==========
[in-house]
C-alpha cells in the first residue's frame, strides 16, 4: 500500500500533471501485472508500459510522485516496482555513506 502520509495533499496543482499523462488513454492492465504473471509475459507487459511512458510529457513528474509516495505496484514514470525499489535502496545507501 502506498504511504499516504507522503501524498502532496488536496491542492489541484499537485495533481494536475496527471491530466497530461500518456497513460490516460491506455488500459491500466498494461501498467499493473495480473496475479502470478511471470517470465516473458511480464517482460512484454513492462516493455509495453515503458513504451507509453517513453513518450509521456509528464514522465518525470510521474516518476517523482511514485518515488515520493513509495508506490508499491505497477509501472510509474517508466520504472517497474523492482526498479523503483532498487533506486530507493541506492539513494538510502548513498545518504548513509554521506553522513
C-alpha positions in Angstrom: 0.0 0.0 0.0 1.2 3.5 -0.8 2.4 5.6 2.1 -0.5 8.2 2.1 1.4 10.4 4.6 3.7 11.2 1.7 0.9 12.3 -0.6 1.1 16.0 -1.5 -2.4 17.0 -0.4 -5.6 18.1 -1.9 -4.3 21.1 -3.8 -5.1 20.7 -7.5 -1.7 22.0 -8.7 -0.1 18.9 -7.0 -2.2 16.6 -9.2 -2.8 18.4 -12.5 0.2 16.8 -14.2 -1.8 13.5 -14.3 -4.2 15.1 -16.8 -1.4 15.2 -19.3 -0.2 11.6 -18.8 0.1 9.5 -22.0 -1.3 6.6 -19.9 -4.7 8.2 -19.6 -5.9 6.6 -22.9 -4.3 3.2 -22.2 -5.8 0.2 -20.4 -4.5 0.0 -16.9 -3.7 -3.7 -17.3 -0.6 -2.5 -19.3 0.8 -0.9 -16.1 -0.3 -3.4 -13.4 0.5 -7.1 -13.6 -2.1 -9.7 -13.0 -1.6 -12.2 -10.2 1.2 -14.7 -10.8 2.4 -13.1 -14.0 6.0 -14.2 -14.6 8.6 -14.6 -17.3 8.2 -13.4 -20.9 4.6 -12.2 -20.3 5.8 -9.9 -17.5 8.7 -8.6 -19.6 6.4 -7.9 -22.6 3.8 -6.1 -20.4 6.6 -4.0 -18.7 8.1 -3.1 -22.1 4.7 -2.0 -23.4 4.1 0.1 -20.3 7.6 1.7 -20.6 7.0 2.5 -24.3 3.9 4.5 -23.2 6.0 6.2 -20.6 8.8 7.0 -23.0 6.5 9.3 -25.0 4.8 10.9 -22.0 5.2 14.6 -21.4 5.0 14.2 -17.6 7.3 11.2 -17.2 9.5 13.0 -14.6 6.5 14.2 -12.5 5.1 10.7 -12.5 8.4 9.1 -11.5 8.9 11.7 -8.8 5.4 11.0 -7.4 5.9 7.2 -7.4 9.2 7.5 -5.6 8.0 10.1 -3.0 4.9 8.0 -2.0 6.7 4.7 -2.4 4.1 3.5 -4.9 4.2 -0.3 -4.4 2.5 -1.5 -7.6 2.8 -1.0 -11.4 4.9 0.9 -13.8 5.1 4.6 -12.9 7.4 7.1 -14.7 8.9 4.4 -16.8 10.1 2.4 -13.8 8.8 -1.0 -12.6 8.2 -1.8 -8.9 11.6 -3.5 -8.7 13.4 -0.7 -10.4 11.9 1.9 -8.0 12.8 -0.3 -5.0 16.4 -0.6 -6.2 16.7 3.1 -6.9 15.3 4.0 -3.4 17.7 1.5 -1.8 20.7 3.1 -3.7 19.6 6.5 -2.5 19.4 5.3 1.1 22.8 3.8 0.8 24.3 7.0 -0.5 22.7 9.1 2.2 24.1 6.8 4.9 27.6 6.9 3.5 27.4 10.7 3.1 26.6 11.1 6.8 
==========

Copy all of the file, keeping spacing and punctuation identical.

[in-house]
C-alpha cells in the first residue's frame, strides 16, 4: 500500500500533471501485472508500459510522485516496482555513506 502520509495533499496543482499523462488513454492492465504473471509475459507487459511512458510529457513528474509516495505496484514514470525499489535502496545507501 502506498504511504499516504507522503501524498502532496488536496491542492489541484499537485495533481494536475496527471491530466497530461500518456497513460490516460491506455488500459491500466498494461501498467499493473495480473496475479502470478511471470517470465516473458511480464517482460512484454513492462516493455509495453515503458513504451507509453517513453513518450509521456509528464514522465518525470510521474516518476517523482511514485518515488515520493513509495508506490508499491505497477509501472510509474517508466520504472517497474523492482526498479523503483532498487533506486530507493541506492539513494538510502548513498545518504548513509554521506553522513
C-alpha positions in Angstrom: 0.0 0.0 0.0 1.2 3.5 -0.8 2.4 5.6 2.1 -0.5 8.2 2.1 1.4 10.4 4.6 3.7 11.2 1.7 0.9 12.3 -0.6 1.1 16.0 -1.5 -2.4 17.0 -0.4 -5.6 18.1 -1.9 -4.3 21.1 -3.8 -5.1 20.7 -7.5 -1.7 22.0 -8.7 -0.1 18.9 -7.0 -2.2 16.6 -9.2 -2.8 18.4 -12.5 0.2 16.8 -14.2 -1.8 13.5 -14.3 -4.2 15.1 -16.8 -1.4 15.2 -19.3 -0.2 11.6 -18.8 0.1 9.5 -22.0 -1.3 6.6 -19.9 -4.7 8.2 -19.6 -5.9 6.6 -22.9 -4.3 3.2 -22.2 -5.8 0.2 -20.4 -4.5 0.0 -16.9 -3.7 -3.7 -17.3 -0.6 -2.5 -19.3 0.8 -0.9 -16.1 -0.3 -3.4 -13.4 0.5 -7.1 -13.6 -2.1 -9.7 -13.0 -1.6 -12.2 -10.2 1.2 -14.7 -10.8 2.4 -13.1 -14.0 6.0 -14.2 -14.6 8.6 -14.6 -17.3 8.2 -13.4 -20.9 4.6 -12.2 -20.3 5.8 -9.9 -17.5 8.7 -8.6 -19.6 6.4 -7.9 -22.6 3.8 -6.1 -20.4 6.6 -4.0 -18.7 8.1 -3.1 -22.1 4.7 -2.0 -23.4 4.1 0.1 -20.3 7.6 1.7 -20.6 7.0 2.5 -24.3 3.9 4.5 -23.2 6.0 6.2 -20.6 8.8 7.0 -23.0 6.5 9.3 -25.0 4.8 10.9 -22.0 5.2 14.6 -21.4 5.0 14.2 -17.6 7.3 11.2 -17.2 9.5 13.0 -14.6 6.5 14.2 -12.5 5.1 10.7 -12.5 8.4 9.1 -11.5 8.9 11.7 -8.8 5.4 11.0 -7.4 5.9 7.2 -7.4 9.2 7.5 -5.6 8.0 10.1 -3.0 4.9 8.0 -2.0 6.7 4.7 -2.4 4.1 3.5 -4.9 4.2 -0.3 -4.4 2.5 -1.5 -7.6 2.8 -1.0 -11.4 4.9 0.9 -13.8 5.1 4.6 -12.9 7.4 7.1 -14.7 8.9 4.4 -16.8 10.1 2.4 -13.8 8.8 -1.0 -12.6 8.2 -1.8 -8.9 11.6 -3.5 -8.7 13.4 -0.7 -10.4 11.9 1.9 -8.0 12.8 -0.3 -5.0 16.4 -0.6 -6.2 16.7 3.1 -6.9 15.3 4.0 -3.4 17.7 1.5 -1.8 20.7 3.1 -3.7 19.6 6.5 -2.5 19.4 5.3 1.1 22.8 3.8 0.8 24.3 7.0 -0.5 22.7 9.1 2.2 24.1 6.8 4.9 27.6 6.9 3.5 27.4 10.7 3.1 26.6 11.1 6.8 